Tooth Discoloration: Causes and Treatments


A smile is one of the main ways we interact positively with others and express happiness.

If you are ashamed to smile in public due to discoloration of your teeth, you could be holding yourself back from many social situations.

There are many factors that can cause discoloration of teeth.

Teeth can develop discoloration by stains on the external surface or by changes on the tooth material. Discoloration is generally divided into three main categories:

• Extrinsic discoloration – it occurs when the outer layer of tooth (enamel) is stained by dental plaque and calculus, food and beverages, tobacco, chromogenic bacteria, topical medications, and metallic compounds.

See also: ORAL SURGERY : Current status of the torus palatinus and torus mandibularis


• Intrinsic discoloration – it occurs when inner structure of tooth (dentin) darkens or becomes yellow. It is caused by dental materials (eg, tooth fillings), dental caries, trauma, infections, medications, nutritional deficiencies and other disorders like complications of pregnancy, anemia and bleeding disorders and genetic defects and hereditary diseases which affect enamel and dentin development or maturation.

Symptoms

Symptoms include brown, black, gray, green, orange, and yellow stains or even metallic sheen may be present.

Prevention

Rinsing mouth with water after having foods and drinks like wine, coffee that can stain your teeth is recommended. Brushing your teeth after every meal will help prevent some stains.

Effective tooth brushing twice a day with a tooth paste helps to prevent extrinsic stains. Most tooth pastes contain abrasive, a detergent and an anti-tartar agent.

Some tooth pastes may also contain tooth whitening agents. Intrinsic stains which are caused by damage to nerve and blood vessels inside the tooth (pulp) due to injury can be prevented by undergoing root canal treatment which removes the pulp before it gets decayed or darkened.

To prevent intrinsic stains in children, avoid water that contains a high fluoride concentration. You can check the concentration of fluoride in your drinking water supply by calling the public health department.

Treatment

Dental treatment of tooth discoloration involves identifying the cause and implementing therapy.

• Diet and habits: Extrinsic staining caused by foods, beverages, or habits (eg, smoking, chewing tobacco) is treated with a thorough dental prophylaxis and cessation of dietary or other contributory habits to prevent further staining.

• Professional tooth cleaning: Some extrinsic stains may be removed with ultrasonic cleaning and rotary polishing with an abrasive prophylactic paste. Repeated use of these modalities is not recommended as their excessive use may lead to enamel wear.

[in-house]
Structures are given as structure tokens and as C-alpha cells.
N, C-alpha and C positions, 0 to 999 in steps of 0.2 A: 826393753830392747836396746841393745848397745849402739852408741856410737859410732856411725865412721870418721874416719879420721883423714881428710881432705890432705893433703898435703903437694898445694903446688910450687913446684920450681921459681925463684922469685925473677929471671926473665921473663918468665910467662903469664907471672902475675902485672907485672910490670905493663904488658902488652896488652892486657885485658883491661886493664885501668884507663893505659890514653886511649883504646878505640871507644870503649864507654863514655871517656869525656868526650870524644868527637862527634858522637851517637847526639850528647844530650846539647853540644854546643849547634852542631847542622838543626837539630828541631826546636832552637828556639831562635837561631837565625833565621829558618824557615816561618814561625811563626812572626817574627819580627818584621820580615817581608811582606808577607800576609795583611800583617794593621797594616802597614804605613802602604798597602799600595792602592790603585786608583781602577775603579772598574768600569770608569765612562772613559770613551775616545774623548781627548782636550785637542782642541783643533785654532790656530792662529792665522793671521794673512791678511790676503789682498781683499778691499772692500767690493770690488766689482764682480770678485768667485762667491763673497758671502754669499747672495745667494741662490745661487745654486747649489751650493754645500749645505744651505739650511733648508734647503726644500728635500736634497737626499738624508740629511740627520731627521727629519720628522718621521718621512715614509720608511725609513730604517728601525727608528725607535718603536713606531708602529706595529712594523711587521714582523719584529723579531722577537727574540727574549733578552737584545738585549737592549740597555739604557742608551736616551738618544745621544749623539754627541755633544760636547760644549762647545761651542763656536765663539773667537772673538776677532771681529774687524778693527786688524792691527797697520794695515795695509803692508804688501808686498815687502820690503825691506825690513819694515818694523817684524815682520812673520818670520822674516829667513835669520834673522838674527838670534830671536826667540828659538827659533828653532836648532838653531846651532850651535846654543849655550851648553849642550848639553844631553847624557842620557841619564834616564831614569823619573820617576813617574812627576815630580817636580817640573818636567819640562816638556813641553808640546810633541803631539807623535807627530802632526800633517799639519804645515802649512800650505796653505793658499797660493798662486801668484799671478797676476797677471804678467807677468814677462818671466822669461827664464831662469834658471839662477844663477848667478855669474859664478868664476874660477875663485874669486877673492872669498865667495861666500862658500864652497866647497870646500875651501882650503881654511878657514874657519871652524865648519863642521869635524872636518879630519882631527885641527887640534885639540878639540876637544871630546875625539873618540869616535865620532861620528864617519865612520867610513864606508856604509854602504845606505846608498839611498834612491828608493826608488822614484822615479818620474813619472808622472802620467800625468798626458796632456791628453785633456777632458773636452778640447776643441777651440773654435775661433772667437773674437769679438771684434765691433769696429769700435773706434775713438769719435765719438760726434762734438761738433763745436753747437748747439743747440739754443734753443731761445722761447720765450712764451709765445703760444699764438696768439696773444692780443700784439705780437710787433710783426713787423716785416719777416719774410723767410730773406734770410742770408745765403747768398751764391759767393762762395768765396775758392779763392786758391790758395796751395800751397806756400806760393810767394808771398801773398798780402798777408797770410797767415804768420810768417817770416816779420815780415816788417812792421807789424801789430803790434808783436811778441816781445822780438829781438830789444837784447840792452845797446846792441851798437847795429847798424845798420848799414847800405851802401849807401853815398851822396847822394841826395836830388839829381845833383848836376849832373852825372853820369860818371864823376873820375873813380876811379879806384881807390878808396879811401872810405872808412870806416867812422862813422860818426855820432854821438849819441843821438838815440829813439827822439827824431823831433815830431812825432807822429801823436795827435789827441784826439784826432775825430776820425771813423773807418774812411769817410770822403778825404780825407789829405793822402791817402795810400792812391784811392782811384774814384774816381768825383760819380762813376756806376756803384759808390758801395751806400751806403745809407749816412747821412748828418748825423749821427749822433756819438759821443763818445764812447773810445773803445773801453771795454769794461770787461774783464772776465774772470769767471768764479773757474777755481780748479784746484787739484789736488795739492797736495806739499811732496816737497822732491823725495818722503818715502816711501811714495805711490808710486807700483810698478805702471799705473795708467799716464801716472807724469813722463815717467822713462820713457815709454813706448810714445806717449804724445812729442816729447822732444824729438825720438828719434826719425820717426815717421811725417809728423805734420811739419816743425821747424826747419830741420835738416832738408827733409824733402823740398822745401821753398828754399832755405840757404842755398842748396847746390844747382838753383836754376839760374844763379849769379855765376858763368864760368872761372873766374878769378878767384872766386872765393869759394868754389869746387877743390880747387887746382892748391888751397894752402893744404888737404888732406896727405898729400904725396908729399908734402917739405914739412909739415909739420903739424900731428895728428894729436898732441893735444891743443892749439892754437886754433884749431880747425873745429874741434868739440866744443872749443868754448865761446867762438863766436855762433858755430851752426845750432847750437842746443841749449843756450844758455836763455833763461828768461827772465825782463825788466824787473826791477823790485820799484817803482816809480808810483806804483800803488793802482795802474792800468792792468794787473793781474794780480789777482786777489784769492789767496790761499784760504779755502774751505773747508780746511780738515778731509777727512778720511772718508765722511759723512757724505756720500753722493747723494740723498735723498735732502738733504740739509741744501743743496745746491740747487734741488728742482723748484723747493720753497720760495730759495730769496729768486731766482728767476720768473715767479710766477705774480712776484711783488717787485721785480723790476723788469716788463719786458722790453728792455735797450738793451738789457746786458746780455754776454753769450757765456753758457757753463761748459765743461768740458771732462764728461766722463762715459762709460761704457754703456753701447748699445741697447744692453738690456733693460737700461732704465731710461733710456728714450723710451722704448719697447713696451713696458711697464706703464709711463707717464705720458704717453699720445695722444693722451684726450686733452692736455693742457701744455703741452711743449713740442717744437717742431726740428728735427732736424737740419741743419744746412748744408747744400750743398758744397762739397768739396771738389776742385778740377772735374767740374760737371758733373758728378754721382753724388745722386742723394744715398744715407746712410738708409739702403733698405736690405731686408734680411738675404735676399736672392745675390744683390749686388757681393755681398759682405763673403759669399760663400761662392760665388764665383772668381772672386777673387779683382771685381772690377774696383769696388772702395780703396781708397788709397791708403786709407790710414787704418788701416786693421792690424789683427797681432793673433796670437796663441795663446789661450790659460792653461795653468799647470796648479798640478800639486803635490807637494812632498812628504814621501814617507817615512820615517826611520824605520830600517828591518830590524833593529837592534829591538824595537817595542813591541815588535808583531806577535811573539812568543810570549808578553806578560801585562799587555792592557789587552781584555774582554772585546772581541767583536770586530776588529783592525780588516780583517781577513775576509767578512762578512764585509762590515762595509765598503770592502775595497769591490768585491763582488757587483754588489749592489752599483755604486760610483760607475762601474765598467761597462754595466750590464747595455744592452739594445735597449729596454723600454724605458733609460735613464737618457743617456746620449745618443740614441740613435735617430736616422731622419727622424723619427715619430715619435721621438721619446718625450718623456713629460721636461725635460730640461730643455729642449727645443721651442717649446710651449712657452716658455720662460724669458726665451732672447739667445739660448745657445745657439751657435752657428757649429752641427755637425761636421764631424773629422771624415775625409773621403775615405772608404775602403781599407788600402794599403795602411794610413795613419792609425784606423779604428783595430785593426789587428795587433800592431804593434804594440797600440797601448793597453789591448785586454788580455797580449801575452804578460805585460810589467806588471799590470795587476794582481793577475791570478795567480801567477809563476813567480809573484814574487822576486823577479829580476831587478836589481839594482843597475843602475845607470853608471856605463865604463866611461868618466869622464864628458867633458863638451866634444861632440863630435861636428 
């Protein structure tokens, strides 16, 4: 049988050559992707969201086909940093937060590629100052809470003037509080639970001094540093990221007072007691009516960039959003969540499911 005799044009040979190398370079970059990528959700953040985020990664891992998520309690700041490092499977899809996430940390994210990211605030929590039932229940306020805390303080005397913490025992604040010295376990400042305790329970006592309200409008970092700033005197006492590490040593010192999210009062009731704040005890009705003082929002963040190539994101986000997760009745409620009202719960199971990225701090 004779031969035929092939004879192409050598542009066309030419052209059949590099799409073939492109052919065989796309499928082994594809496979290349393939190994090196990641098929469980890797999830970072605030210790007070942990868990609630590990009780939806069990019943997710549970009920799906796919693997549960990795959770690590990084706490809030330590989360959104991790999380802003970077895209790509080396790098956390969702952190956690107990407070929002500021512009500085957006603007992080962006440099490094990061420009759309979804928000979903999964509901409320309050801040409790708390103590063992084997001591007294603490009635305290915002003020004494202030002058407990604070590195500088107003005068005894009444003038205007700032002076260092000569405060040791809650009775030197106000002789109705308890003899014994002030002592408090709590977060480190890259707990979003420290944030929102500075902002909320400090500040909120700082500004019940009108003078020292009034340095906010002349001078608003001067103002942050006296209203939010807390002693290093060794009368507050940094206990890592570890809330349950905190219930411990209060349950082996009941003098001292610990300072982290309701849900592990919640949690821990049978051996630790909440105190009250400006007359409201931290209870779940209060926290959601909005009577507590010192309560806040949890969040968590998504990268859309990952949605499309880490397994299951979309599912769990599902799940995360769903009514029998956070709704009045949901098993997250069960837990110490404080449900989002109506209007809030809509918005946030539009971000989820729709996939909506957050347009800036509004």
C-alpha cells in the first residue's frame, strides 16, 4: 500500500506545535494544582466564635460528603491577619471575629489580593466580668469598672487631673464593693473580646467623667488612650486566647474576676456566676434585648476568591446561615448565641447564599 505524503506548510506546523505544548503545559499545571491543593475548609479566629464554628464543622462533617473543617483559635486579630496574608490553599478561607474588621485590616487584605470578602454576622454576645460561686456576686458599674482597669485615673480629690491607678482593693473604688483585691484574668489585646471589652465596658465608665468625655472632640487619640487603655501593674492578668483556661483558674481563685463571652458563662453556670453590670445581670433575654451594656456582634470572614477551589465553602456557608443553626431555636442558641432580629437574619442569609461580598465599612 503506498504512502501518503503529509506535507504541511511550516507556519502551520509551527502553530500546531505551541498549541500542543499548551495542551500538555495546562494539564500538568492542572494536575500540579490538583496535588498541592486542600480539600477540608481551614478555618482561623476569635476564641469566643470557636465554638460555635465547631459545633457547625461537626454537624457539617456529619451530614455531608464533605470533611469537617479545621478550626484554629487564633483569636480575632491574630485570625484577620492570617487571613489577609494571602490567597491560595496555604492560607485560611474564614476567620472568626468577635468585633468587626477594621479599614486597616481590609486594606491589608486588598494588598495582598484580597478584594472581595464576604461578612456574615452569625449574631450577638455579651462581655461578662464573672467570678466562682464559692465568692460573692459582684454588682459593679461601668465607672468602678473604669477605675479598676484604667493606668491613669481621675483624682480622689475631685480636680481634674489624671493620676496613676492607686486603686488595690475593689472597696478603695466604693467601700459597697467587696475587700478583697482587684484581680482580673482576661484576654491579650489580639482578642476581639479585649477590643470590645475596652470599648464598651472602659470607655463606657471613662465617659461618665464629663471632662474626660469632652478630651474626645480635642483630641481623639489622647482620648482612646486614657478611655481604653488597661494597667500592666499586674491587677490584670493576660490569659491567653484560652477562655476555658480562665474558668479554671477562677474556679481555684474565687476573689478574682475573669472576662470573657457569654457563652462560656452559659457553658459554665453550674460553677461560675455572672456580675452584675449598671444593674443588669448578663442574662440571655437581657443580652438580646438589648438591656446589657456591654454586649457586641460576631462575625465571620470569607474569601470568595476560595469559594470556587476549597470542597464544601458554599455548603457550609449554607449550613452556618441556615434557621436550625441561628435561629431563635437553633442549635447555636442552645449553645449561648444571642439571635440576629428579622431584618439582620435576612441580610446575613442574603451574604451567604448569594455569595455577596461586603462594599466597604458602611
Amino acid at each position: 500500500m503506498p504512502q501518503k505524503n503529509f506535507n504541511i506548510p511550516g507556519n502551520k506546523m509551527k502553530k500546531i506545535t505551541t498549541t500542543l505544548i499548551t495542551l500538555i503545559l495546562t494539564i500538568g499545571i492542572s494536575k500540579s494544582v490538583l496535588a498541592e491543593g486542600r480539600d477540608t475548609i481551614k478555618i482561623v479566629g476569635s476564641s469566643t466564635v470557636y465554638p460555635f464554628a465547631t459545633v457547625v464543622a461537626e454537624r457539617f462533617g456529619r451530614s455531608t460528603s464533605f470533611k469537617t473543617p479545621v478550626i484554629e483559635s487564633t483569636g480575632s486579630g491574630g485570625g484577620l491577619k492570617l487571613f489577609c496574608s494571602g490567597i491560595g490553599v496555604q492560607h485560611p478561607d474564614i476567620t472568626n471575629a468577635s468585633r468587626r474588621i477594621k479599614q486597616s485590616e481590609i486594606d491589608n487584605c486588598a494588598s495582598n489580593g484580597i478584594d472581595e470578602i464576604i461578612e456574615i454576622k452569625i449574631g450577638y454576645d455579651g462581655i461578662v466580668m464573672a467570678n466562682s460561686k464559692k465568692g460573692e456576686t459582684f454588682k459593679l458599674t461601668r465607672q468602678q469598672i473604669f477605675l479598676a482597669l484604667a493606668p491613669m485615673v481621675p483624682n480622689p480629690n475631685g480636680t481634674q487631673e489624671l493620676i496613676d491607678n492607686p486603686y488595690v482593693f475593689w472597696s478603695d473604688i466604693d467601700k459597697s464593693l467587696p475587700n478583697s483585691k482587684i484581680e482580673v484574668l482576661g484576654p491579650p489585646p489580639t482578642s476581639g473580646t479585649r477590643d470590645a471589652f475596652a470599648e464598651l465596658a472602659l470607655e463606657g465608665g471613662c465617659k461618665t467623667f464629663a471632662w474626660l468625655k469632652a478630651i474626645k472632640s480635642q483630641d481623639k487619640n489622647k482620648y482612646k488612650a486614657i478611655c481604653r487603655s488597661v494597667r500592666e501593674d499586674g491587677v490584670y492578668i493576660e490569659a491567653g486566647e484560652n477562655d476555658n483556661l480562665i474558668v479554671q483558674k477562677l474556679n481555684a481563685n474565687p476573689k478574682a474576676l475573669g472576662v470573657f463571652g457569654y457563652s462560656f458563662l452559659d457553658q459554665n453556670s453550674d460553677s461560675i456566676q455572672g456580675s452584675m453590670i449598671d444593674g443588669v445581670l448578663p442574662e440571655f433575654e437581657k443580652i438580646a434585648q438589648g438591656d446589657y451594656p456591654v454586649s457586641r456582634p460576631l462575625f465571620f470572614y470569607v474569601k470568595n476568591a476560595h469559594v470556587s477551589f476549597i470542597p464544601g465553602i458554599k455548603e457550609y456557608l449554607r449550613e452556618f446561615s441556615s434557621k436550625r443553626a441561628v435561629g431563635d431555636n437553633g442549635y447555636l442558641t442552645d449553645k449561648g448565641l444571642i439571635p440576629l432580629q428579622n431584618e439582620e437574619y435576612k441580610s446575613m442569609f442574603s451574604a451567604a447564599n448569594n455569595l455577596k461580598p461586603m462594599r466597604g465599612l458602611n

• Enamel microabrasion: this technique involves rotary application of a water soluble paste containing weak hydrochloric acid and silicon carbide particles. It results in smooth and glazed enamel surface.

It can be used in removal of superficial intrinsic discoloration which are caused by Fluorosis and decalcification secondary to orthodontic brackets and bands.

• Bleaching: It is a safe, easy and inexpensive treatment modality. Bleaching is helpful in patients with yellow, orange or light brown extrinsic discoloration.

In-office power bleaching is done by the dentist by applying the light activated bleaching gel over the enamel of affected teeth for 30 to 45 minutes. This technique results in significant whitening effect of teeth.

Follow up treatments may be needed for this therapy.

• At home Bleaching: Stains can also be removed by applying at-home bleaching gel in a mouth guard prescribed by dentist. These gels are weaker in comparison to those used by dentists in in-office power bleaching techniques, so treatment may take longer to get desired results – usually two to four weeks.

• Nonvital bleaching: It is done after root canal treatment of the teeth which are discolored by pulp degeneration due to tooth injury. Dentist places the bleaching agent inside the tooth foe as long as one week. Two to three sittings may be needed to get the desired effect.

• Surgical care: teeth discolored by dental caries or dental materials need removal of the dental caries and old restorative materials followed by proper restoration of the tooth.

For generalized intrinsic discolorations partial or full coverage dental restorations (laminate veneers) may be needed. Tooth discoloration is mainly a cosmetic problem.

Call your dentist if you’re unhappy with the appearance of your teeth. Any change in a child’s normal tooth color should be evaluated by a dentist.

newdelhitimes.com
By Dr. Wasim Rasool Wani




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